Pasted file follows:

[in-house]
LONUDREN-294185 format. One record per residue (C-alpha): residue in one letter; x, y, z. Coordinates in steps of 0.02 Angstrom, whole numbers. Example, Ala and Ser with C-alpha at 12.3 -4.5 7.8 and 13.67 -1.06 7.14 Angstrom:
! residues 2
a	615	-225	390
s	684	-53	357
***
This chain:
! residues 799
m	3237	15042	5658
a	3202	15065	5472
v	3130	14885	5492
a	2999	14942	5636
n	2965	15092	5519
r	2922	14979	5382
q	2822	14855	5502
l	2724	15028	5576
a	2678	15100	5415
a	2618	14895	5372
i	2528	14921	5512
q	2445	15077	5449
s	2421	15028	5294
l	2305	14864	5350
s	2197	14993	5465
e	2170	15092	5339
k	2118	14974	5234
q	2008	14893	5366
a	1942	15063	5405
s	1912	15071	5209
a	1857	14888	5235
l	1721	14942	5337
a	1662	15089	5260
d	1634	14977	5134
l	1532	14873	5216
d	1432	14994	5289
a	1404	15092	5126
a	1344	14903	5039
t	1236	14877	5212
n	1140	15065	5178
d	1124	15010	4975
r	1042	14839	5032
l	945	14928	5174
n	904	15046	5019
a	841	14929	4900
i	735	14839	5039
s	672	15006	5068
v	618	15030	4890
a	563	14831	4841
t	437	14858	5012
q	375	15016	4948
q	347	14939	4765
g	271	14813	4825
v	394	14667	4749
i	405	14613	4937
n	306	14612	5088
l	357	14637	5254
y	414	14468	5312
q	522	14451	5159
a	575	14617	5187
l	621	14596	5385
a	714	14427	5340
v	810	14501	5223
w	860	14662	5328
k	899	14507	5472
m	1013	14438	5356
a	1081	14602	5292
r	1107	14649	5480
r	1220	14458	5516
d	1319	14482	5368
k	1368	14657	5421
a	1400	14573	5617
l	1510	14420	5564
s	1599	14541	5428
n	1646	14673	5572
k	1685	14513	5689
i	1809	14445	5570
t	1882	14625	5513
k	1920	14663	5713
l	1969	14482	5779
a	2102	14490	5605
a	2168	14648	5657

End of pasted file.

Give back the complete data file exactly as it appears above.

[in-house]
LONUDREN-294185 format. One record per residue (C-alpha): residue in one letter; x, y, z. Coordinates in steps of 0.02 Angstrom, whole numbers. Example, Ala and Ser with C-alpha at 12.3 -4.5 7.8 and 13.67 -1.06 7.14 Angstrom:
! residues 2
a	615	-225	390
s	684	-53	357
***
This chain:
! residues 799
m	3237	15042	5658
a	3202	15065	5472
v	3130	14885	5492
a	2999	14942	5636
n	2965	15092	5519
r	2922	14979	5382
q	2822	14855	5502
l	2724	15028	5576
a	2678	15100	5415
a	2618	14895	5372
i	2528	14921	5512
q	2445	15077	5449
s	2421	15028	5294
l	2305	14864	5350
s	2197	14993	5465
e	2170	15092	5339
k	2118	14974	5234
q	2008	14893	5366
a	1942	15063	5405
s	1912	15071	5209
a	1857	14888	5235
l	1721	14942	5337
a	1662	15089	5260
d	1634	14977	5134
l	1532	14873	5216
d	1432	14994	5289
a	1404	15092	5126
a	1344	14903	5039
t	1236	14877	5212
n	1140	15065	5178
d	1124	15010	4975
r	1042	14839	5032
l	945	14928	5174
n	904	15046	5019
a	841	14929	4900
i	735	14839	5039
s	672	15006	5068
v	618	15030	4890
a	563	14831	4841
t	437	14858	5012
q	375	15016	4948
q	347	14939	4765
g	271	14813	4825
v	394	14667	4749
i	405	14613	4937
n	306	14612	5088
l	357	14637	5254
y	414	14468	5312
q	522	14451	5159
a	575	14617	5187
l	621	14596	5385
a	714	14427	5340
v	810	14501	5223
w	860	14662	5328
k	899	14507	5472
m	1013	14438	5356
a	1081	14602	5292
r	1107	14649	5480
r	1220	14458	5516
d	1319	14482	5368
k	1368	14657	5421
a	1400	14573	5617
l	1510	14420	5564
s	1599	14541	5428
n	1646	14673	5572
k	1685	14513	5689
i	1809	14445	5570
t	1882	14625	5513
k	1920	14663	5713
l	1969	14482	5779
a	2102	14490	5605
a	2168	14648	5657